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International Ocean Discovery Program
Expedition 382 Scientific Prospectus

Iceberg Alley and South Falkland Slope Ice and Ocean Dynamics1

Michael E. Weber

Co-Chief Scientist


University of Bonn


Maureen E. Raymo

Co-Chief Scientist

Lamont-Doherty Earth Observatory

Palisades NY


Victoria L. Peck

Lead proponent, South Falkland Slope sites

British Antarctic Survey


United Kingdom

Trevor Williams

Expedition Project Manager/Staff Scientist

International Ocean Discovery Program

Texas A&M University


Published May 2018

See the full publication in PDF.


International Ocean Discovery Program Expedition 382, Iceberg Alley and South Falkland Slope Ice and Ocean Dynamics, will investigate the long-term climate history of Antarctica, seeking to understand how polar ice sheets responded to changes in atmospheric CO2 in the past and how ice sheet evolution influenced global sea level. We will drill six sites in the Scotia Sea, east of the Antarctic Peninsula, providing the first deep drilling in this region of the Southern Ocean. We expect to recover >600 m of late Neogene sediment that will be used to reconstruct the past history and variability in Antarctic Ice Sheet (AIS) mass loss and associated changes in oceanic and atmospheric circulation.

Expedition 382 expects to deliver the first spatially and temporally integrated record of iceberg flux from “Iceberg Alley,” the main pathway by which icebergs are calved from the margin of the AIS and travel equatorward into warmer waters of the Antarctic Circumpolar Current (ACC). In particular, we will characterize the magnitude of iceberg flux during key times of AIS evolution:

  • The middle Miocene glacial intensification of the East Antarctic Ice Sheet,
  • The mid-Pliocene warm interval,
  • The late Pliocene glacial expansion of the West Antarctic Ice Sheet,
  • The mid-Pleistocene transition, and
  • The “warm interglacials” and glacial terminations of the last 800 ky.

We will use the geochemical provenance of iceberg-rafted detritus and other glacially eroded material to determine regional sources of AIS mass loss in this region, address interhemispheric phasing of ice sheet growth and decay, study the distribution and history of land-based versus marine-based ice sheets around the continent over time, and explore the links between AIS variability and global sea level.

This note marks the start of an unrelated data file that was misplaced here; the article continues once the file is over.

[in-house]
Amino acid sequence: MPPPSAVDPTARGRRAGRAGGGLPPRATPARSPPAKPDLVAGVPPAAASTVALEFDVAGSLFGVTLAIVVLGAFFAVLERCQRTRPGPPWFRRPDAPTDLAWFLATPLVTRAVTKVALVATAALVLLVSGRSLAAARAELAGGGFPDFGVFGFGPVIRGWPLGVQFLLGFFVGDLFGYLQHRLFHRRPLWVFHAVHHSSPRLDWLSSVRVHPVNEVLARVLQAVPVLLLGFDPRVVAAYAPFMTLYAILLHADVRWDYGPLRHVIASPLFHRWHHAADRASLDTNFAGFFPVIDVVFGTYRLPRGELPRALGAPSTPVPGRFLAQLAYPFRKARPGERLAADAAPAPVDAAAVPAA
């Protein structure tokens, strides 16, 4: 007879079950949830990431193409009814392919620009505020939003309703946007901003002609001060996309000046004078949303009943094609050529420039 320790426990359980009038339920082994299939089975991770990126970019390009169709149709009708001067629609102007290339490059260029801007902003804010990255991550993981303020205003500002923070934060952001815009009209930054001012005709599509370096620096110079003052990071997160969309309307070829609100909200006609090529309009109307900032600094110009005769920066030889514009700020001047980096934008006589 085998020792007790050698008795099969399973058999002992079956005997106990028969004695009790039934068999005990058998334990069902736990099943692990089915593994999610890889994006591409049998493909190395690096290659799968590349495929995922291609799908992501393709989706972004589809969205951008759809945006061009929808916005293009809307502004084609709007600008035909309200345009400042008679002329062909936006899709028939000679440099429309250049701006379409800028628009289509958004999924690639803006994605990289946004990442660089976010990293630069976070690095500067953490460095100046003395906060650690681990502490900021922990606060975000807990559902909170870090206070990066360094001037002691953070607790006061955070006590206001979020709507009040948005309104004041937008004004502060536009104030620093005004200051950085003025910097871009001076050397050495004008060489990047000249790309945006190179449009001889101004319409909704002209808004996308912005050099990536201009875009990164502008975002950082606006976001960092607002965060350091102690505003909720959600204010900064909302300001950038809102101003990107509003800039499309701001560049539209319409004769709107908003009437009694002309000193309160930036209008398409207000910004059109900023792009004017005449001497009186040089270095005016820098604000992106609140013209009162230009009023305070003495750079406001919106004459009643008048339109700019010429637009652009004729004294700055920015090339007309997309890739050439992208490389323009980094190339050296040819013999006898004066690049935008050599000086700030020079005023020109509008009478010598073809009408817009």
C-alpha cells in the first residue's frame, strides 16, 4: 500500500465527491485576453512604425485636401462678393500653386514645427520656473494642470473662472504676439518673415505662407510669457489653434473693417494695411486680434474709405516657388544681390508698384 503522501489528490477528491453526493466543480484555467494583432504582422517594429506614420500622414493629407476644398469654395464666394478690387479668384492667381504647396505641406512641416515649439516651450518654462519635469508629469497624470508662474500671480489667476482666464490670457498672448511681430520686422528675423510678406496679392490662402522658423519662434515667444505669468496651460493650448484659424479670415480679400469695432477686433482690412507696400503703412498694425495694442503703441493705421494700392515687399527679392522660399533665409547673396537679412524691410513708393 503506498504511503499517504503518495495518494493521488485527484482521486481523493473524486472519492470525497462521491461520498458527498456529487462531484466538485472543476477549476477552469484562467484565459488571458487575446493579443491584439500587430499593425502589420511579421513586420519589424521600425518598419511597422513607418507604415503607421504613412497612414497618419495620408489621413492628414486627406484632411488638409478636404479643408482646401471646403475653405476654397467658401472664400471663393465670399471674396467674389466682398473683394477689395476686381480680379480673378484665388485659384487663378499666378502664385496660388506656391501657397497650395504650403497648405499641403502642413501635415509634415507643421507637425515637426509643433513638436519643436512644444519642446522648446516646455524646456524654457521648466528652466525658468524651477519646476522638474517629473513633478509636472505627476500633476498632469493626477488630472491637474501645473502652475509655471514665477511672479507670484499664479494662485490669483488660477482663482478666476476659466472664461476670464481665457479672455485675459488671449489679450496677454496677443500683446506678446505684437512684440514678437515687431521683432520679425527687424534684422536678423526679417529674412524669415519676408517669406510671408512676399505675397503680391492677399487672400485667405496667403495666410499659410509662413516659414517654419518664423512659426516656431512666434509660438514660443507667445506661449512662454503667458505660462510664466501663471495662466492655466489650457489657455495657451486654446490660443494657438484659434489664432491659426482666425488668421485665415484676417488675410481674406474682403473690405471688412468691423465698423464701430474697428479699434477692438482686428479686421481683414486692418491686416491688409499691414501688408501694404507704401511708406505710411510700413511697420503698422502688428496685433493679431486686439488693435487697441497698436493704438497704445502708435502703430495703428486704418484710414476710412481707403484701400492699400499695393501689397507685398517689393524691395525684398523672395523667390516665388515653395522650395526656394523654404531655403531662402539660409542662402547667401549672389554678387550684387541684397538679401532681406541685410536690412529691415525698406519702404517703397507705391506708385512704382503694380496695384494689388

By comparing north–south variations across the Scotia Sea, Expedition 382 will also deliver critical information on how climate changes in the Southern Ocean affect ocean circulation through the Drake Passage, meridional overturning in the region, water-mass production, CO2 transfer by wind-induced upwelling, sea ice variability, bottom water outflow from the Weddell Sea, Antarctic weathering inputs, and changes in oceanic and atmospheric fronts in the vicinity of the ACC.

Comparing changes in dust proxy records between the Scotia Sea and Antarctic ice cores will also provide a detailed reconstruction of changes in the Southern Hemisphere westerlies on millennial and orbital timescales for the last 800 ky. Extending the ocean dust record beyond the last 800 ky will help to evaluate climate-dust couplings since the Pliocene, the potential role of dust in iron fertilization and atmospheric CO2 drawdown during glacials, and whether dust input to Antarctica played a role in the mid-Pleistocene transition.

The principal scientific objective of the South Falkland Slope sites to the north is to reconstruct and understand how ocean circulation and intermediate water formation responds to changes in climate with a special focus on the connectivity between the Atlantic and Pacific basins. The South Falkland Slope Drift, a contourite drift on the Falkland margin deposited between 400 and 2000 m water depth, is ideally situated to monitor millennial- to orbital-scale variability in the export of Antarctic Intermediate Water beneath the Subantarctic Front over at least the last 2 My. We anticipate that these sites will yield a wide array of paleoceanographic records that can be used to interpret past changes in the density structure of the Atlantic sector of the Southern Ocean and track the migration of the Subantarctic Front. We expect the cored sediments to capture the following significant climate episodes:

  • The most recent warm interglacials of the late Pleistocene;
  • The mid-Pleistocene transition, when δ18O records shifted from dominantly 41 to 100 ky periodicity; and possibly
  • Mid-Pliocene warm intervals, often invoked as the best analog for possible future climate change.

1Weber, M.E., Raymo, M.E., Peck, V.L., and Williams, T., 2018. Expedition 382 Scientific Prospectus: Iceberg Alley and South Falkland Slope Ice and Ocean Dynamics. International Ocean Discovery Program.​10.14379/​iodp.sp.382.2018

This work is distributed under the Creative Commons Attribution 4.0 International (CC BY 4.0) license.